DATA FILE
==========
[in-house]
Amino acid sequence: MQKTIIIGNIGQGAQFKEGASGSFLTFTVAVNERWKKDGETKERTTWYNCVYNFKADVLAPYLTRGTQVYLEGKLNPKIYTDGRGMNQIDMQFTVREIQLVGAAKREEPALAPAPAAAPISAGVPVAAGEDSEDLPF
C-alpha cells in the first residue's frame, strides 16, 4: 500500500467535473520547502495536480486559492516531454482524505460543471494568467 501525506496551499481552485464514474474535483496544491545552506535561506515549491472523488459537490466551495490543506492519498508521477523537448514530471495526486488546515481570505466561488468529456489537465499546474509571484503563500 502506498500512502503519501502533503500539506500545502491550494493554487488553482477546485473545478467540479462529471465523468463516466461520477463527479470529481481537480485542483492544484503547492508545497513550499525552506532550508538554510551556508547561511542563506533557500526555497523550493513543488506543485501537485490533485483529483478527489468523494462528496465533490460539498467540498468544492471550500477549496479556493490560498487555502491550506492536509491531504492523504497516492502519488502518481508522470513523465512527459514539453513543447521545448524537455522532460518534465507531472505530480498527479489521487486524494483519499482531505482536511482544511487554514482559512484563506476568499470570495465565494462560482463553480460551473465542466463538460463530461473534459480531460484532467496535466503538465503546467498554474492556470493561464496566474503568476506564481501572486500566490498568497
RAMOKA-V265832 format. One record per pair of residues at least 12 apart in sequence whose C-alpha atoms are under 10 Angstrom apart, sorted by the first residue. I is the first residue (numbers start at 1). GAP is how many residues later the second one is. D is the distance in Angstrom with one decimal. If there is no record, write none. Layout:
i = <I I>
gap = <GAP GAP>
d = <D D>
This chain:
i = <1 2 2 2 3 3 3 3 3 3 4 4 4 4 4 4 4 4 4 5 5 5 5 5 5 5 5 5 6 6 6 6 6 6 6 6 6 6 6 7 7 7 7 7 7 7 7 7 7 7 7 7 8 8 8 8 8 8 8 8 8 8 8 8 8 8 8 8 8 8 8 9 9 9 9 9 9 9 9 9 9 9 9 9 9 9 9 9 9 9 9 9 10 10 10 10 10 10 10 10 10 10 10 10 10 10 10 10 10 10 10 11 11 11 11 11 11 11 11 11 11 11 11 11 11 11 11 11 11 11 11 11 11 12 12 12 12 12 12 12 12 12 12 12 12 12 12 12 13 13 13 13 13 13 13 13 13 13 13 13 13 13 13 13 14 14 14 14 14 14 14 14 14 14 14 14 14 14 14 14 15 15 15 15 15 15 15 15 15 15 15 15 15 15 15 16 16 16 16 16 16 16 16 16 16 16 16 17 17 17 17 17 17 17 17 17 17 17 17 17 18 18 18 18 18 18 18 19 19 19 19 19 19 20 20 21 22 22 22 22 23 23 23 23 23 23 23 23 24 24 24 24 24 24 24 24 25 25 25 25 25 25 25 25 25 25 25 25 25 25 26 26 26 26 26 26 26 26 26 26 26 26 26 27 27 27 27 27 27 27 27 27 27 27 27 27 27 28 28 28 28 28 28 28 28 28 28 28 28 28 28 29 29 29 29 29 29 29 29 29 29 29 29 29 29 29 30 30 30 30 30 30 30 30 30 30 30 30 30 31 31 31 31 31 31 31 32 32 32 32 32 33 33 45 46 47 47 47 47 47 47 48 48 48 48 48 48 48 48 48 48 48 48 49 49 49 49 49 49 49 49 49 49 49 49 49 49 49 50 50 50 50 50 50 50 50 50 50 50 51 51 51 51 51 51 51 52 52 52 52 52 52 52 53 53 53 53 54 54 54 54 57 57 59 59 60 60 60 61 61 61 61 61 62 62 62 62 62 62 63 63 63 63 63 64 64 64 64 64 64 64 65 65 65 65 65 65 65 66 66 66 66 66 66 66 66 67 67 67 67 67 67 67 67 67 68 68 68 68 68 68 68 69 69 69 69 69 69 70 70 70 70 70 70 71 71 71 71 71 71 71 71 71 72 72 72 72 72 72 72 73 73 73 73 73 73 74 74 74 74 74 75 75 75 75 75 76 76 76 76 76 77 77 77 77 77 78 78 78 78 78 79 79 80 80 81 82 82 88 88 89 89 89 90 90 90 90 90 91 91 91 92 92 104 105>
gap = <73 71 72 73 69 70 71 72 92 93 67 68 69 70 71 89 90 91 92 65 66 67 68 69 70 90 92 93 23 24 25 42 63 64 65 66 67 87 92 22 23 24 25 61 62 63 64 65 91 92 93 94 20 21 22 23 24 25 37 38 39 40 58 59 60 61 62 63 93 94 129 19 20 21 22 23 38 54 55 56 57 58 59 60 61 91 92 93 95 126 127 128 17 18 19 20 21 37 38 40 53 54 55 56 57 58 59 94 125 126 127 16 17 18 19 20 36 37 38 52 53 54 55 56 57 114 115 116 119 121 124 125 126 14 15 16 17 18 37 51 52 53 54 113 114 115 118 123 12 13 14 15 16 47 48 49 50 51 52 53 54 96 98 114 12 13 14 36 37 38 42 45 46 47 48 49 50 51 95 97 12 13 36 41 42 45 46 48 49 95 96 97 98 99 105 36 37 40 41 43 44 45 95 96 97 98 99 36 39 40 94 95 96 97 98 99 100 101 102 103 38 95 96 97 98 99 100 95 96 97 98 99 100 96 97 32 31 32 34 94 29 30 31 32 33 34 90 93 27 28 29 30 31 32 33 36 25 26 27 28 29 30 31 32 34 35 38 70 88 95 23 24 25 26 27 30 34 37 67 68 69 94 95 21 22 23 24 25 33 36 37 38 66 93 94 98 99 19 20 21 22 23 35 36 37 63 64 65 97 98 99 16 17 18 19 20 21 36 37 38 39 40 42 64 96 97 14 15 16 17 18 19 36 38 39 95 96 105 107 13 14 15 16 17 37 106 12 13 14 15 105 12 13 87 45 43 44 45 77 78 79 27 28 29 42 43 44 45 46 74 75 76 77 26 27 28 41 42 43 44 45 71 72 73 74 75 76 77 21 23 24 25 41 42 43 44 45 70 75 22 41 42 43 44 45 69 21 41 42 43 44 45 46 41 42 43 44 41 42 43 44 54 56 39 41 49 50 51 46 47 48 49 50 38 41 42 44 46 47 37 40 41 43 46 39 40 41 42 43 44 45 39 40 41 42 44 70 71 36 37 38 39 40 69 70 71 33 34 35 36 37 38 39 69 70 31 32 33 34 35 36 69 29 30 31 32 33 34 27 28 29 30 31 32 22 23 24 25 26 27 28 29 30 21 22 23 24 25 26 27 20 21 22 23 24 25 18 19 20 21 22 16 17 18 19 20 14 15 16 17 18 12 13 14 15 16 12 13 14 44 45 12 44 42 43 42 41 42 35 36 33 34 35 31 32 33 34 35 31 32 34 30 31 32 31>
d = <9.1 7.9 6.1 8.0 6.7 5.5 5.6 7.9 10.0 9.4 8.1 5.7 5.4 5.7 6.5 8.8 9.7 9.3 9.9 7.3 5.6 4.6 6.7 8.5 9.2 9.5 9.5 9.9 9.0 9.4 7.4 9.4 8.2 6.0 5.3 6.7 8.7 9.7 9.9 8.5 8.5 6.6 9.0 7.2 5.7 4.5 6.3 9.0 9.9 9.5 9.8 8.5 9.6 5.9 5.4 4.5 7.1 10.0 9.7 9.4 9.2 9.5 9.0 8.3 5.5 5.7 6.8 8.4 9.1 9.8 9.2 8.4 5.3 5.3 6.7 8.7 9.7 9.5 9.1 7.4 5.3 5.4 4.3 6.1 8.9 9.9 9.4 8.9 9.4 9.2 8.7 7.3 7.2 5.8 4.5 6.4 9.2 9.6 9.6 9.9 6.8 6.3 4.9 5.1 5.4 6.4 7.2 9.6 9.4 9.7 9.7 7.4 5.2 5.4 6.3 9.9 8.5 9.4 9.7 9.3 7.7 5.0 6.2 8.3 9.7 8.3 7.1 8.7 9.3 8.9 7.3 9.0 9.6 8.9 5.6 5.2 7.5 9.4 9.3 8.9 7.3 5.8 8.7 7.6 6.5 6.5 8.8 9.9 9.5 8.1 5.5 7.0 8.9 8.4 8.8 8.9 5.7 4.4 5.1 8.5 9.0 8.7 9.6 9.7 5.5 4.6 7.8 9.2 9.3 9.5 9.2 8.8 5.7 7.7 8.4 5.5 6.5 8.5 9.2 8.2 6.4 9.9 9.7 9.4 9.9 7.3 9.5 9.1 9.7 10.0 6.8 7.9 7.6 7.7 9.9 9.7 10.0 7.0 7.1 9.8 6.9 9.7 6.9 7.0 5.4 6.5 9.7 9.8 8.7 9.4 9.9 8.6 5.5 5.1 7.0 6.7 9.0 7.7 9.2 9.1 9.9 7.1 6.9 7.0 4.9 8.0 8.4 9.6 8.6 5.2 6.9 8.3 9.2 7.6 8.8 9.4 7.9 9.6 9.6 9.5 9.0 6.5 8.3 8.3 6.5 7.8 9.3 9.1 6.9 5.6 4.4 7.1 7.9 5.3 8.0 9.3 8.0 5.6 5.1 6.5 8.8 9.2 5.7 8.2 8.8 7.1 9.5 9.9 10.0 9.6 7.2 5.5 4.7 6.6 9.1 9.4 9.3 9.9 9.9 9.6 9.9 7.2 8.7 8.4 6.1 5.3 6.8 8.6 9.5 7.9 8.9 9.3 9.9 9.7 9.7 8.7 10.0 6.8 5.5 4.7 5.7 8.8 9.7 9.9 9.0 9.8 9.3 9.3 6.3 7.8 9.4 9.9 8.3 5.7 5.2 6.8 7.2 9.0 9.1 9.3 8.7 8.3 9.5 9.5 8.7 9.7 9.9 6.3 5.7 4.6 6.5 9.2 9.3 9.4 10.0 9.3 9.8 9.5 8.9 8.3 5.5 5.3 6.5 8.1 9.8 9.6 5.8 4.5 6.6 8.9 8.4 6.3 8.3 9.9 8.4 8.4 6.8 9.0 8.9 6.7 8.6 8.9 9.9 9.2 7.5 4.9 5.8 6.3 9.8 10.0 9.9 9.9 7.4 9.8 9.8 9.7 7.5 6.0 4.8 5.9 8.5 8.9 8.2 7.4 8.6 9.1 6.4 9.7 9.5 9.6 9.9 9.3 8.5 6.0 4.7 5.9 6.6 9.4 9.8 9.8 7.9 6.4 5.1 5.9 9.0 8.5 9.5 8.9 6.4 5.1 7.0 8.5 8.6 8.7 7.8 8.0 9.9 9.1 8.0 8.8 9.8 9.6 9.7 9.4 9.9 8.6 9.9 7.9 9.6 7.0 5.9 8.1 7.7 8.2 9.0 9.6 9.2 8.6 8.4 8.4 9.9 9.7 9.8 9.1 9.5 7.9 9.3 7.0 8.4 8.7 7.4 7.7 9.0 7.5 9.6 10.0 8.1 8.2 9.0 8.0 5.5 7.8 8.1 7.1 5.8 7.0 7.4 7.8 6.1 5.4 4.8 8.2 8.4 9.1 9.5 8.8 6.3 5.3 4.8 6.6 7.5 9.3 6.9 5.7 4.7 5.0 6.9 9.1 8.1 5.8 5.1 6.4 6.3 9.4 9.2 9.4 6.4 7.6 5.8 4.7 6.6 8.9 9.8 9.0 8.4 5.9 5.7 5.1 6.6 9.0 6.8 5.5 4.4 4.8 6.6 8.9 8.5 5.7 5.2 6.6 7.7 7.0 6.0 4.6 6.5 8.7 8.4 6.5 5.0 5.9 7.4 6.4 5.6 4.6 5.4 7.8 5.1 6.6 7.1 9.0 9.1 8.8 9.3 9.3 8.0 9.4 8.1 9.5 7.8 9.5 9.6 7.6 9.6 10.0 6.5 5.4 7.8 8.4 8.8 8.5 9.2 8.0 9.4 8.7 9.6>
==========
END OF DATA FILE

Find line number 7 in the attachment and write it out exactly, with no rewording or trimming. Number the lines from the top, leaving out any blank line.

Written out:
d = <D D>